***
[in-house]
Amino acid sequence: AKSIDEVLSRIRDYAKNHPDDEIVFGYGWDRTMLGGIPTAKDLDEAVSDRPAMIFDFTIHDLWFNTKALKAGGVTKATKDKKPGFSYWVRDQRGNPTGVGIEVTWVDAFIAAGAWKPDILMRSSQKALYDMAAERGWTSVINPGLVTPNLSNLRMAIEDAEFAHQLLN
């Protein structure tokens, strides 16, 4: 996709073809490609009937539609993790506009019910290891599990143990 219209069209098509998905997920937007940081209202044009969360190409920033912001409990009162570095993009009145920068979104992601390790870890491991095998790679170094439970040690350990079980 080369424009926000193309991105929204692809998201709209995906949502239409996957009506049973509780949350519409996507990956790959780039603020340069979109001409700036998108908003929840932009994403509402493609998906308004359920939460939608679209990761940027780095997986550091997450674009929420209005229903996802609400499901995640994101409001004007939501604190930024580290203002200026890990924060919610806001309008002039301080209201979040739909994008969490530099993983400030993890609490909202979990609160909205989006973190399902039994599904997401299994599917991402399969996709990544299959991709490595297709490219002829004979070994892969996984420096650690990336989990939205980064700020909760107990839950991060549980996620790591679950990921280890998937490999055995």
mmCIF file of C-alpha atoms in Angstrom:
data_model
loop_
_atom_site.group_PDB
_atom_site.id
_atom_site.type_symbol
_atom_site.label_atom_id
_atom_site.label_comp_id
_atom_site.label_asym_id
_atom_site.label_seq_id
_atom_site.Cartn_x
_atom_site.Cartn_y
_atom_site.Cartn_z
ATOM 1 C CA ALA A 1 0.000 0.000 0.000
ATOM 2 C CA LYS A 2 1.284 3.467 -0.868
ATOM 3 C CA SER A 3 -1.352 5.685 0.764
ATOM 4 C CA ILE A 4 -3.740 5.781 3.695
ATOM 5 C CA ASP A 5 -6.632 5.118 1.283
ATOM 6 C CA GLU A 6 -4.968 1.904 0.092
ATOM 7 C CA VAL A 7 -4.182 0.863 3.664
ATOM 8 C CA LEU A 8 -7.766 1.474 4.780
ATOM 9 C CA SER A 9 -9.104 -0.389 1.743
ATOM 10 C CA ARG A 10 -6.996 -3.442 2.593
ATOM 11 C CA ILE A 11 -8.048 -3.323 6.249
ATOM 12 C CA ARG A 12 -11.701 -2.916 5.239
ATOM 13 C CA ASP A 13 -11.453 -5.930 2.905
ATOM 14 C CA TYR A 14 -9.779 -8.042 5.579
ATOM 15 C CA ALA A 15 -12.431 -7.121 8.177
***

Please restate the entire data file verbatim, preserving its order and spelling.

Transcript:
[in-house]
Amino acid sequence: AKSIDEVLSRIRDYAKNHPDDEIVFGYGWDRTMLGGIPTAKDLDEAVSDRPAMIFDFTIHDLWFNTKALKAGGVTKATKDKKPGFSYWVRDQRGNPTGVGIEVTWVDAFIAAGAWKPDILMRSSQKALYDMAAERGWTSVINPGLVTPNLSNLRMAIEDAEFAHQLLN
């Protein structure tokens, strides 16, 4: 996709073809490609009937539609993790506009019910290891599990143990 219209069209098509998905997920937007940081209202044009969360190409920033912001409990009162570095993009009145920068979104992601390790870890491991095998790679170094439970040690350990079980 080369424009926000193309991105929204692809998201709209995906949502239409996957009506049973509780949350519409996507990956790959780039603020340069979109001409700036998108908003929840932009994403509402493609998906308004359920939460939608679209990761940027780095997986550091997450674009929420209005229903996802609400499901995640994101409001004007939501604190930024580290203002200026890990924060919610806001309008002039301080209201979040739909994008969490530099993983400030993890609490909202979990609160909205989006973190399902039994599904997401299994599917991402399969996709990544299959991709490595297709490219002829004979070994892969996984420096650690990336989990939205980064700020909760107990839950991060549980996620790591679950990921280890998937490999055995």
mmCIF file of C-alpha atoms in Angstrom:
data_model
loop_
_atom_site.group_PDB
_atom_site.id
_atom_site.type_symbol
_atom_site.label_atom_id
_atom_site.label_comp_id
_atom_site.label_asym_id
_atom_site.label_seq_id
_atom_site.Cartn_x
_atom_site.Cartn_y
_atom_site.Cartn_z
ATOM 1 C CA ALA A 1 0.000 0.000 0.000
ATOM 2 C CA LYS A 2 1.284 3.467 -0.868
ATOM 3 C CA SER A 3 -1.352 5.685 0.764
ATOM 4 C CA ILE A 4 -3.740 5.781 3.695
ATOM 5 C CA ASP A 5 -6.632 5.118 1.283
ATOM 6 C CA GLU A 6 -4.968 1.904 0.092
ATOM 7 C CA VAL A 7 -4.182 0.863 3.664
ATOM 8 C CA LEU A 8 -7.766 1.474 4.780
ATOM 9 C CA SER A 9 -9.104 -0.389 1.743
ATOM 10 C CA ARG A 10 -6.996 -3.442 2.593
ATOM 11 C CA ILE A 11 -8.048 -3.323 6.249
ATOM 12 C CA ARG A 12 -11.701 -2.916 5.239
ATOM 13 C CA ASP A 13 -11.453 -5.930 2.905
ATOM 14 C CA TYR A 14 -9.779 -8.042 5.579
ATOM 15 C CA ALA A 15 -12.431 -7.121 8.177